Getting to Tatev Monastery
Tatev Monastery is located 250 kilometres south-east of Yerevan, but the journey can take up to 6 hours. The easiest way to visit Tatev is by tour or your own car.
You can also catch a mashrutka from Yerevan’s Kilikia bus station to Goris (one per day, 3000 dram), or a shared taxi. Most people hire a taxi from Goris to the ‘Wings of Tatev’ cable car in Halidzor village (22 kilometres). The cable car runs between Halidzor and Tatev Monastery (5000 dram return). There are also a couple of mashrutkas to Tatev that leave from the market on Syuniki St in Goris. Check with your guesthouse for current timetables. We also met a couple of backpackers who had successfully hitchhiked around the area.
4. Sevanavank Monastery
The hilltop monastery of Sevanavank is not the biggest in Armenia, but it arguably has the best views. The monastery is situated on a peninsula just north of Sevan, and offers panoramic views of Sevan Lake and the surrounding snow-capped mountains.
Princess Mariam founded the church in 874 AD. She was a true romantic, having built numerous churches across Armenia in memory of her late husband. By the 19th century, errant monks were being reformed at the isolated monastery.
Sevanavank was initially built on an island, but after the artificial draining of Lake Sevan during the Soviet era the island became a peninsula. Perhaps not isolated enough for errant monks any more!
Getting to Sevanavank Monastery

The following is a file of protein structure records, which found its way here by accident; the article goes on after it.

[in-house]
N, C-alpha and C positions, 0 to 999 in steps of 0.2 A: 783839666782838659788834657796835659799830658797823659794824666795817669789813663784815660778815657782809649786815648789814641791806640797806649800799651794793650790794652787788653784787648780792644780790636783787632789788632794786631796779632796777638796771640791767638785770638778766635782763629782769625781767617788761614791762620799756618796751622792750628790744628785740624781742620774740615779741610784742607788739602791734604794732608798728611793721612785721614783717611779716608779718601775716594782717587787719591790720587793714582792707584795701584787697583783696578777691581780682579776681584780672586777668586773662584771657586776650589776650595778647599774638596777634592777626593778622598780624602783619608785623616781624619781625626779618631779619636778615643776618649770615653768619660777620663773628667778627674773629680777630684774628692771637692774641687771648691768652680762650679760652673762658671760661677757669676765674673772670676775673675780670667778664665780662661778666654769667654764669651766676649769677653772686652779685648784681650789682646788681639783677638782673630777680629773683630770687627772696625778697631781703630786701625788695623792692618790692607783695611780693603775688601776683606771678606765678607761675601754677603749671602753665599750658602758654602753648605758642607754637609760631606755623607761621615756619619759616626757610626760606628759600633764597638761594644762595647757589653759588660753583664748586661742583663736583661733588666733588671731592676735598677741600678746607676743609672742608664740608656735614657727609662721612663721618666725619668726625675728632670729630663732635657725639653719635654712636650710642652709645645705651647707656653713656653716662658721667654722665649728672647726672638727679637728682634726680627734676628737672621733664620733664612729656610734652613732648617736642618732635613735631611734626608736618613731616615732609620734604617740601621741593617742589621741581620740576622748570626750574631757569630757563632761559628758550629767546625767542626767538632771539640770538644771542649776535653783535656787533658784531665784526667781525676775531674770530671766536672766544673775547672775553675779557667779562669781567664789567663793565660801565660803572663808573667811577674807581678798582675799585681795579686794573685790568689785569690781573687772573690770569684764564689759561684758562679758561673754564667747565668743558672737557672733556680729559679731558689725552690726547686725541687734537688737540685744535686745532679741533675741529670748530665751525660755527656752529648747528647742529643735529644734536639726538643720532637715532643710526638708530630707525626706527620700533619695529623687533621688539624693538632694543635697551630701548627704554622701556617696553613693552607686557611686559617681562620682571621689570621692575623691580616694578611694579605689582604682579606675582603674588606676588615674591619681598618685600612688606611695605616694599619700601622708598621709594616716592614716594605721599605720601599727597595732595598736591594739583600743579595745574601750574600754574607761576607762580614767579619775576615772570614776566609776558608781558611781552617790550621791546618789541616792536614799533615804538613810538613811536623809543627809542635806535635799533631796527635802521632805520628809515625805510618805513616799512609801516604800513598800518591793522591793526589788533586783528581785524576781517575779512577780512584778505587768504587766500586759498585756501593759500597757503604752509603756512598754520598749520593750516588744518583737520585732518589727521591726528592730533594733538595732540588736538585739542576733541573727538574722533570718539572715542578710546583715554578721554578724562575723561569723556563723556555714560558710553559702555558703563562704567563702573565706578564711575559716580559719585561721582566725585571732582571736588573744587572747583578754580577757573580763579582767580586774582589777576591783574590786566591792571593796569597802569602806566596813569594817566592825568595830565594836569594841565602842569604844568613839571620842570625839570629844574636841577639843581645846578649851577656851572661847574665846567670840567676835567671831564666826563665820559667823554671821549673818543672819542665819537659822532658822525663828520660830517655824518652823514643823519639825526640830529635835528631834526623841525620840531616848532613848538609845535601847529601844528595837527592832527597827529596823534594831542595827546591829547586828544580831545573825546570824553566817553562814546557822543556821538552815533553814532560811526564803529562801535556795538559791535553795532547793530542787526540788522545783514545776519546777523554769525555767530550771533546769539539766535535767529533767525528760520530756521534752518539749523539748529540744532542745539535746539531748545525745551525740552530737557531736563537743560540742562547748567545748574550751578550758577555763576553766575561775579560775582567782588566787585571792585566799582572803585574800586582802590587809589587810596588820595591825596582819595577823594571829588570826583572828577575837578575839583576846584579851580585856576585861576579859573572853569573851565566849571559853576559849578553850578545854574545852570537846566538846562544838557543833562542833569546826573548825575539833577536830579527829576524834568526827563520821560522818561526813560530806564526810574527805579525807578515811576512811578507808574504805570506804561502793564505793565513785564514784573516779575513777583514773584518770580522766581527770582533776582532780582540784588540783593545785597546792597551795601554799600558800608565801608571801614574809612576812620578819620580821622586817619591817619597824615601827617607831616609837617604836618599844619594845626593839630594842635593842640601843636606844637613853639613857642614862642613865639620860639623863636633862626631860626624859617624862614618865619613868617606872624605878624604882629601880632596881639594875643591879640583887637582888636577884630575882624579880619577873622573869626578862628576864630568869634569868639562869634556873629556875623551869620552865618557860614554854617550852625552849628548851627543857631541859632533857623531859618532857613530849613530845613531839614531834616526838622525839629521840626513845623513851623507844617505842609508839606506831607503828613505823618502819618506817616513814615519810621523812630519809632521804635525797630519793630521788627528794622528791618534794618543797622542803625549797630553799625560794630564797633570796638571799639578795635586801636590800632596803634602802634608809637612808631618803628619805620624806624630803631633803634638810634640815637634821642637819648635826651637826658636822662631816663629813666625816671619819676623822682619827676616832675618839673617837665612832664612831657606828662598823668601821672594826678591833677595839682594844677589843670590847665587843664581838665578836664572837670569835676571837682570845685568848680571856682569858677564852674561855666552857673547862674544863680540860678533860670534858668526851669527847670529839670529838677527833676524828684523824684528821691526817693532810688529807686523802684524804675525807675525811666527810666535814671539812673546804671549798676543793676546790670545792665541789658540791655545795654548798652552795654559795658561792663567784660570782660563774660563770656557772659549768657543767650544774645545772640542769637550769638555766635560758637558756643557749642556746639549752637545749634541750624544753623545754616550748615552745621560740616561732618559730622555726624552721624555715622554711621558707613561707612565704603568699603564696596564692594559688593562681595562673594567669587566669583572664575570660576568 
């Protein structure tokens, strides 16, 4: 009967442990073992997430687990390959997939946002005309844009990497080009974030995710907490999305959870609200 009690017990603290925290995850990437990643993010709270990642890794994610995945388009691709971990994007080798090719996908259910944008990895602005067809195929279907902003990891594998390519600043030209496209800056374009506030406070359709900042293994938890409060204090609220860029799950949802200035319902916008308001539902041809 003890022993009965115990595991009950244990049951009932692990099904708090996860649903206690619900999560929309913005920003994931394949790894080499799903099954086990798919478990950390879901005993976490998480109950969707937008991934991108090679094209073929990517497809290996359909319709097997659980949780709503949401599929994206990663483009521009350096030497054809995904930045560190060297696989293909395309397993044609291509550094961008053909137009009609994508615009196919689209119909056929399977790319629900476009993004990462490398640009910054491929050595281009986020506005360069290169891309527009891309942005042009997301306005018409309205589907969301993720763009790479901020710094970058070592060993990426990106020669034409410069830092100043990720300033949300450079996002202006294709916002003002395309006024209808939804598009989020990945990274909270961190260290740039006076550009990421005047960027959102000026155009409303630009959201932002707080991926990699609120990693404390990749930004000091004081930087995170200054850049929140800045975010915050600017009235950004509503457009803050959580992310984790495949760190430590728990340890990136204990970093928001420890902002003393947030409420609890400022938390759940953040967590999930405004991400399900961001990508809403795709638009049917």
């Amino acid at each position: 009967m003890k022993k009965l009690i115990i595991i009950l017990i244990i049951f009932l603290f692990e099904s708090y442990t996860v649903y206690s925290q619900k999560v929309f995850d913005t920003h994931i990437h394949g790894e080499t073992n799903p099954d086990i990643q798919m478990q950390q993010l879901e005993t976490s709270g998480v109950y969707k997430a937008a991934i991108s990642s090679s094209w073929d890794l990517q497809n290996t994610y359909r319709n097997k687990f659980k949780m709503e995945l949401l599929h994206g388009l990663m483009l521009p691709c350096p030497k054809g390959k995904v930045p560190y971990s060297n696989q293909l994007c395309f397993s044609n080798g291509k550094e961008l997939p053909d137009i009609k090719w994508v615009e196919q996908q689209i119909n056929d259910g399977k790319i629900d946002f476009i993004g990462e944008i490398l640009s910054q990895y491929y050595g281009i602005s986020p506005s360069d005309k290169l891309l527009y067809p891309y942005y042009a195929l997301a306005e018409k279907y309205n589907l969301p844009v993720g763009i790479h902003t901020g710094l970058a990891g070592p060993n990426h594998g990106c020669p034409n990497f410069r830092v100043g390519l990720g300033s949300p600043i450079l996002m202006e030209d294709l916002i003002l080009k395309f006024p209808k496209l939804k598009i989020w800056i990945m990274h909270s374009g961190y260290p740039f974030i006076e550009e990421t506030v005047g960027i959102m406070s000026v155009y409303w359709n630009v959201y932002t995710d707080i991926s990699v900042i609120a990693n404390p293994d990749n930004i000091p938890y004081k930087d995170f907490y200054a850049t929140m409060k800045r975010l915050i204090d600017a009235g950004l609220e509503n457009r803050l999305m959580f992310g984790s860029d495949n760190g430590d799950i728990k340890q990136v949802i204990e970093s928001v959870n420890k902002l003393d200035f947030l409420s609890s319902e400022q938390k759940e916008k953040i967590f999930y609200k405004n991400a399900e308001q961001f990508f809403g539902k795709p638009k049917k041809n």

Sevanavank Monastery is located 82 kilometres north-east of Yerevan. There are plenty of tour companies and hostels in Yerevan organising day trips to Lake Sevan, which include Sevanavank Monastery. You can also catch a marshrutka from Yerevan’s northern bus station to Sevan. Arrive by 10am to reserve your seat. From Sevan, you can catch a taxi to the monastery (1000-1500 dram).
5. Sanahin Monastery
The Sanahin Monastery is located in the beautiful Debed Canyon. The monastery is in a remote part of northern Armenia, but had a huge influence on medieval architecture across the country. Sanahin is now a UNESCO World Heritage site due to its architectural importance.
The monastery was built during the Byzantine era between the 10th and 13th centuries, along with nearby Haghpat Monastery. It served as an important centre of learning during medieval times. As a result, you can still find medieval libraries and secret hiding places for manuscripts in the complex.
We recommend paying a small tip for the official tour that is offered. The guide will give you a sneak peek into rooms that are usually locked, and can offer a fascinating insight into the history of Sanahin.
Getting to Sanahin Monastery
Sanahin is located near the village of Alaverdi in the Debed Canyon, 165 kilometres north of Yerevan. We drove to Alaverdi in our trusty Nissan Micra hire car – big mistake. Local officials have closed the ‘main road’ for roadwork (expected to be finished in 2018), which requires a very rough and long detour. Perhaps a good place to hone your 4WD-ing skills, but not the best for driving tiny hatchbacks.
Your best option is to catch a marshrutka. Marshrutka depart Yerevan’s Kilikia bus station daily for Alaverdi. If you can’t find a direct connection, you can also catch a marshrutka to Vanadzor then catch another to Alaverdi.